Sunday, July 28, 2013

Science Sunday: DNA Replication (Part 1)

DNA molecule
Posted by Rebekah

“I will praise thee; for I am fearfully and wonderfully made: marvellous are thy works; and that my soul knoweth right well.” Psalms 139:14 (KJV)

“For since the creation of the world His invisible attributes, His eternal power and divine nature, have been clearly seen, being understood through what has been made, so that they are without excuse.” Romans 1:20 (NASB)

Evolutionists would love to have people think that DNA (deoxyribonucleic acid) could have easily evolved.  “Besides”, they might desire to say, “DNA consists of phosphate backbones and nucleotide base pairs that, due to their structure, always combine in a certain fashion (adenine with thymine and guanine with cytosine)”; hence, asserting that DNA is really quite simple.

However, the hypothetical argument above is far from being truth: by developing a further understanding of DNA, one is lead to conclude that DNA is in fact tremendously complex.

This complexity is undeniably revealed when studying DNA replication, DNA expression, and “junk” DNA.

In this Science Sunday series, I will attempt to explain DNA replication both briefly and simply.  Lord willing, I will attempt to finish this series within three or four posts (but we’ll see what happens). Also, I may complete further series based on DNA expression and “junk” DNA.

Template Strands

After much experimentation, scientists have concluded that DNA, when replicating, follows a semiconservative model.

Here’s what this means:

DNA molecules have two complementary DNA strands: A (adenine) always hydrogen bonds to T (thymine) and G (guanine) always hydrogen bonds to C (cytosine).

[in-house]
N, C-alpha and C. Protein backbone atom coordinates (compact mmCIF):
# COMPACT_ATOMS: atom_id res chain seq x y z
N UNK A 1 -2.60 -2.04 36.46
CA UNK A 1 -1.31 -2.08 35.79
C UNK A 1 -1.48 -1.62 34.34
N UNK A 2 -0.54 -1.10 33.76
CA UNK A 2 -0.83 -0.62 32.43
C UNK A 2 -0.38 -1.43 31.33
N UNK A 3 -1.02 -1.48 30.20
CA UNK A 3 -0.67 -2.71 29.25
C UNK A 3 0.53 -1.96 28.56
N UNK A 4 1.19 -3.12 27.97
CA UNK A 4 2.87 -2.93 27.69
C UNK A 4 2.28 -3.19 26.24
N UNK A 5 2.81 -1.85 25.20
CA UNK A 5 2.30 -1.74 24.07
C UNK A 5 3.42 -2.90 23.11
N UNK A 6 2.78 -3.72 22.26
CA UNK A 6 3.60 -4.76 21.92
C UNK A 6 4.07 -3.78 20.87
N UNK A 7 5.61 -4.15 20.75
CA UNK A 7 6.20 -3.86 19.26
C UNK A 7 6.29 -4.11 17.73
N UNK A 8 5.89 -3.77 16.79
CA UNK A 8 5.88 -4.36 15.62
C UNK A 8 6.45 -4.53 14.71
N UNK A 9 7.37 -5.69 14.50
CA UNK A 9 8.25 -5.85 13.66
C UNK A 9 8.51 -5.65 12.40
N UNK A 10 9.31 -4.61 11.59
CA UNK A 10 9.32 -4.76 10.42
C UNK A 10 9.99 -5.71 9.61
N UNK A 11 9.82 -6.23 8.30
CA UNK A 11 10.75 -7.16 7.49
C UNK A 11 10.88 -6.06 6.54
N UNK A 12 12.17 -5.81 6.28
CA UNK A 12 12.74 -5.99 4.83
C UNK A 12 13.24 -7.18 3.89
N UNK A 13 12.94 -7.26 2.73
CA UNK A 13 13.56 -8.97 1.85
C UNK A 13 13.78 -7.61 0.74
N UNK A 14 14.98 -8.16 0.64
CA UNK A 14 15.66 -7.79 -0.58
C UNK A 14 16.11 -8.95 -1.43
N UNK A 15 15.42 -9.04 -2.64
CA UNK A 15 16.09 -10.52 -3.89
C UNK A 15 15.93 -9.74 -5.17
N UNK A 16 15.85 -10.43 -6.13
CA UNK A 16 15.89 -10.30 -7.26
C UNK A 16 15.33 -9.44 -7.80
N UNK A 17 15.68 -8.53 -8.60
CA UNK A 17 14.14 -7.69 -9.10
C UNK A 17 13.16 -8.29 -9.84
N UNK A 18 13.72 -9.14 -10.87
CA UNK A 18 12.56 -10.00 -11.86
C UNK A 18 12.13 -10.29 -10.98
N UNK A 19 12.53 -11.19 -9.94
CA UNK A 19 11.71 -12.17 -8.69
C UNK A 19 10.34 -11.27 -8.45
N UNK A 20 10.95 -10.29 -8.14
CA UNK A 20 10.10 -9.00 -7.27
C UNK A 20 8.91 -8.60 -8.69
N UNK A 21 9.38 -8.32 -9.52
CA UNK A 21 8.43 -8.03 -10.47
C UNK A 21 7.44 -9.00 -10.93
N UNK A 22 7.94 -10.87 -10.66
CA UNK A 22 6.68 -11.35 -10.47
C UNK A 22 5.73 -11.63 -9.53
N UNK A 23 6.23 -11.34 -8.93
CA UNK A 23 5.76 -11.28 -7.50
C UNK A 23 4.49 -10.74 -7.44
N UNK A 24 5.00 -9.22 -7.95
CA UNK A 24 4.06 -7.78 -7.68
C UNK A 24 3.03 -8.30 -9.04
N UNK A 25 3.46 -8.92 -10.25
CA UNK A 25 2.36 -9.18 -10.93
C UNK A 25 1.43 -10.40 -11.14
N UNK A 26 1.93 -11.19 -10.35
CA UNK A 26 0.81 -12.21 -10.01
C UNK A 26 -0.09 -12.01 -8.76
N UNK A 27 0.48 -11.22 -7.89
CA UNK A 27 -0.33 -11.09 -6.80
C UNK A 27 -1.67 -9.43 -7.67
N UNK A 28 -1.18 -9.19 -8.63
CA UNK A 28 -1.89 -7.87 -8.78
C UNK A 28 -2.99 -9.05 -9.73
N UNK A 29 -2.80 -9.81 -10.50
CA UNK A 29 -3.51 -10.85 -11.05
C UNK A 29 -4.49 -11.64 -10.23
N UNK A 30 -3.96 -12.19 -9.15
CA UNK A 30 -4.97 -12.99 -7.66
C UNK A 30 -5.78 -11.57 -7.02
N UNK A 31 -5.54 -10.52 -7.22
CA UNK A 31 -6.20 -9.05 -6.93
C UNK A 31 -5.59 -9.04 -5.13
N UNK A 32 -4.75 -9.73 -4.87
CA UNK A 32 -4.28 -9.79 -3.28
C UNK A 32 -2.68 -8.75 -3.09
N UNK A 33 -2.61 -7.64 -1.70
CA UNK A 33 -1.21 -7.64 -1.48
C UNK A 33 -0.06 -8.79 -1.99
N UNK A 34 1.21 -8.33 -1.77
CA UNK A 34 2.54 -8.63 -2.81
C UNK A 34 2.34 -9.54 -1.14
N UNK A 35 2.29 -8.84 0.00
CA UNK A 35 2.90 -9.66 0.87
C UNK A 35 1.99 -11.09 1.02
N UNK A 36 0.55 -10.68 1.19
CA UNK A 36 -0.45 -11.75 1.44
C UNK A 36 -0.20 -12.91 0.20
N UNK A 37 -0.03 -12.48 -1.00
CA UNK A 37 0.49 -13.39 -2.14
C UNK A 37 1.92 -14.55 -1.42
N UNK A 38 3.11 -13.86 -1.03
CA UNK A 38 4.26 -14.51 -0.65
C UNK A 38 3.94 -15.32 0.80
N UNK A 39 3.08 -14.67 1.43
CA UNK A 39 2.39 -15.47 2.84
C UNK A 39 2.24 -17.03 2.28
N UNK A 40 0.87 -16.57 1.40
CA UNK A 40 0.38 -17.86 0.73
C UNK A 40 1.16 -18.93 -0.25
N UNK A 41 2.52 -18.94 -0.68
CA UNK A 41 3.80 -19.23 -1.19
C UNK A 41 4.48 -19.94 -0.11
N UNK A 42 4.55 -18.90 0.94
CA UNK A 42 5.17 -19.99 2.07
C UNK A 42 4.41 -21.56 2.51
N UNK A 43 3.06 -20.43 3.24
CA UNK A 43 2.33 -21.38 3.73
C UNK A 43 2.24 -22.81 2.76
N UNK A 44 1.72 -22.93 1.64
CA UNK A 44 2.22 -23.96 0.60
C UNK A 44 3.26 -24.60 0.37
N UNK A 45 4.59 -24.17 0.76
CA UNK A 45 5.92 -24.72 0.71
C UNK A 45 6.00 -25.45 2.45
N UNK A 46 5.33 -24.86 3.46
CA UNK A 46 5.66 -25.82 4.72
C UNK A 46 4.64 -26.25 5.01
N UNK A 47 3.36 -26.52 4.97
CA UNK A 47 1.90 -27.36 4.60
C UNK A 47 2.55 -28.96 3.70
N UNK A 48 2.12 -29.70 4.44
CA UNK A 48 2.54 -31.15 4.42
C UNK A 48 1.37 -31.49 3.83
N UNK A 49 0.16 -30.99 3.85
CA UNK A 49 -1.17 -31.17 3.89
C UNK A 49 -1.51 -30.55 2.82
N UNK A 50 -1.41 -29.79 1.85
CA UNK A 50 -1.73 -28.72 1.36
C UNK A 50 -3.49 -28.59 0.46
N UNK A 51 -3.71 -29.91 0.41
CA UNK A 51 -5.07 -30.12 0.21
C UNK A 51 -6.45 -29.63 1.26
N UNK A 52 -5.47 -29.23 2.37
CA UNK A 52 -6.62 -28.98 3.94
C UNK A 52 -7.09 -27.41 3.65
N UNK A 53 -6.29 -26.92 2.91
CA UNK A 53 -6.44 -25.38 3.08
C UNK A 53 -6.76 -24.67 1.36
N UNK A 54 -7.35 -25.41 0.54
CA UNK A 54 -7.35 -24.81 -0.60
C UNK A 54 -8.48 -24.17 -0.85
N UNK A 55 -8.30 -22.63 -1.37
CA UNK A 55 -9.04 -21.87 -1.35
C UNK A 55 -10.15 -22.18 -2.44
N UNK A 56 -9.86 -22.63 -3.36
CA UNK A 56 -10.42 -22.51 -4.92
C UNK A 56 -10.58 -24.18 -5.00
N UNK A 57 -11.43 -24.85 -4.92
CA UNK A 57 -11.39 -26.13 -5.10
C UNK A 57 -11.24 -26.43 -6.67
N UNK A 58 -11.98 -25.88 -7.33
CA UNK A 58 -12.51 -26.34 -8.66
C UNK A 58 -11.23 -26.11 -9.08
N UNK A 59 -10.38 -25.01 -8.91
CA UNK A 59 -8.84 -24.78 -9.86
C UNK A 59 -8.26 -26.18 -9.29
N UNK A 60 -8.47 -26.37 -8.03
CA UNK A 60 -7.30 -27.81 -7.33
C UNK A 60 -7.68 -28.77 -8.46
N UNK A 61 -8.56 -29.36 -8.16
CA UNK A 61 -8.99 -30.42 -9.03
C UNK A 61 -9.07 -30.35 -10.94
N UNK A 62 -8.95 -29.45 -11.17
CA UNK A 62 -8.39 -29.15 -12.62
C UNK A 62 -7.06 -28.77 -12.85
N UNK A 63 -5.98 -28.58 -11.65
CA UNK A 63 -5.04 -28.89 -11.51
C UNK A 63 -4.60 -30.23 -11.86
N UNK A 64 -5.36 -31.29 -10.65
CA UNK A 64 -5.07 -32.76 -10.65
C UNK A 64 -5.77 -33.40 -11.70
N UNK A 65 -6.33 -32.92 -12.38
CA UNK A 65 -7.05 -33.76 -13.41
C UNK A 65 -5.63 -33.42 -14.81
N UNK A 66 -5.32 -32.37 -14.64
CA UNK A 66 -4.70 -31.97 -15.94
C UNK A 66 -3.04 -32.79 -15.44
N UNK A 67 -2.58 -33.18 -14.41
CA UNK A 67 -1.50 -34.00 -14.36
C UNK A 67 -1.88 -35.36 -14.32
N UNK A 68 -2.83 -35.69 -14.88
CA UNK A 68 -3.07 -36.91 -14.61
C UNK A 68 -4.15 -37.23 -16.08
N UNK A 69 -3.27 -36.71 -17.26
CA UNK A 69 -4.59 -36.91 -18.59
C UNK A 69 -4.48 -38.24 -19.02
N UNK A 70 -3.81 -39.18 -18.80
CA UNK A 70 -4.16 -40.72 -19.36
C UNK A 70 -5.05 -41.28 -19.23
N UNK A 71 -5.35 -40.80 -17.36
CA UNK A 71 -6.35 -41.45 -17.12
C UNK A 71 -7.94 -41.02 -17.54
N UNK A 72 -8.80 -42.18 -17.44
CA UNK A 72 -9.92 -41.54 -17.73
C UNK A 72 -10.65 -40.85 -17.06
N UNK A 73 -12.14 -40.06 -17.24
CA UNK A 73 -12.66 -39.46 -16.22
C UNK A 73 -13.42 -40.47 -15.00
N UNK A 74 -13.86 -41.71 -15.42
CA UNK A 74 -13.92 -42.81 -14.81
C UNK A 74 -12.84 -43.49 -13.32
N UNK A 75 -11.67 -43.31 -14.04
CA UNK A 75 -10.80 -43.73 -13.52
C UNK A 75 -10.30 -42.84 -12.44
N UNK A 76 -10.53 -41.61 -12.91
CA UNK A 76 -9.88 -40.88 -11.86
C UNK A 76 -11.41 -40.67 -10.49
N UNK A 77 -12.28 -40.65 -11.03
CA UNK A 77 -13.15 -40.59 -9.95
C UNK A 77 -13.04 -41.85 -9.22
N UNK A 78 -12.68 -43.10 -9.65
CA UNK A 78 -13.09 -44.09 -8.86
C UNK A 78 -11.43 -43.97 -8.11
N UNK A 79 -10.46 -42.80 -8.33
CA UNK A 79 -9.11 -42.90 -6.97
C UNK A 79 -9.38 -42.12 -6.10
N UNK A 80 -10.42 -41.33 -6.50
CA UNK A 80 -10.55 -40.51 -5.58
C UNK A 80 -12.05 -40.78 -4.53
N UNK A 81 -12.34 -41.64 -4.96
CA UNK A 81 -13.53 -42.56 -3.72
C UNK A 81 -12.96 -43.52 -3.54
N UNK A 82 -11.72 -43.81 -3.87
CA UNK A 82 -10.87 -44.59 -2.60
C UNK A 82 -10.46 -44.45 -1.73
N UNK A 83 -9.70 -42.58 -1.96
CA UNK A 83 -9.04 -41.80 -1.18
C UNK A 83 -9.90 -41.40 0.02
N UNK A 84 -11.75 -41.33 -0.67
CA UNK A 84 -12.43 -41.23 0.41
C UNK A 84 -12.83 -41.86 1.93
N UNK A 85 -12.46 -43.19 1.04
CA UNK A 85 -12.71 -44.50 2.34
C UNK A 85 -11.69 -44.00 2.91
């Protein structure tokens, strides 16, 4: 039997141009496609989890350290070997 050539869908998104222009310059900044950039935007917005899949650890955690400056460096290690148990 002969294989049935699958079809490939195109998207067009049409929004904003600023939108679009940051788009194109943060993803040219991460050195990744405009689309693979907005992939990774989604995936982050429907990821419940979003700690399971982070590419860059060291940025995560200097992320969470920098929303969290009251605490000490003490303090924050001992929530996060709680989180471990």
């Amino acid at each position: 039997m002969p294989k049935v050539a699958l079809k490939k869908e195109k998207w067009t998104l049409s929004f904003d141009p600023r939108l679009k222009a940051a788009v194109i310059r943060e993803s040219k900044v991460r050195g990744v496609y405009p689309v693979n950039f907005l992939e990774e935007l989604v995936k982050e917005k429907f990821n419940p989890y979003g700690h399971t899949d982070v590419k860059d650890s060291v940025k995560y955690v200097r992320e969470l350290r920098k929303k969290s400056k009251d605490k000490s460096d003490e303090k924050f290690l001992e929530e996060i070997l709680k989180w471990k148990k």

The two parental DNA strands separate; hence, becoming a template for the new strands that will form.

Complementary nucleotides now align to form a new strand (light green) that unites with the parental strand (dark green). The new DNA molecules are now formed.

A Brief Look at DNA Replication

Before we begin a more detailed examination of DNA replication, let’s have a brief view of what’s actually happening.

Look at the double stranded DNA molecule below (please note that the actual structure of DNA is double-helical). The origins of replication are specific sequences of nucleotides that “tell” certain proteins to begin replication—replication begins at the origins of replication.

When replication begins, replication “bubbles” form; consequently, forming replication forks. DNA replication proceeds in both directions from the origin. (Please note that the parental DNA strand is represented in dark green and the daughter DNA strand in light green).

The replication bubbles eventually fuse together; thus, resulting in two daughter DNA molecules.

Please note that the “brief look” I have just presented is that of a eukaryotic cell: prokaryotic DNA replication is a little different.

To be continued…


Reece, Jane B., et al. Campbell Biology. 9th Global Edition. “Many Proteins Work Together in DNA Replication and Repair.” Boston: Pearson, 2011. 357-365. Print.

WARNING: Due to several reasons, I do NOT recommend Campbell Biology for your homeschool. However, due largely impart to its prevalent use in colleges and universities (and even Wikipedia), I chose to use it as a reference.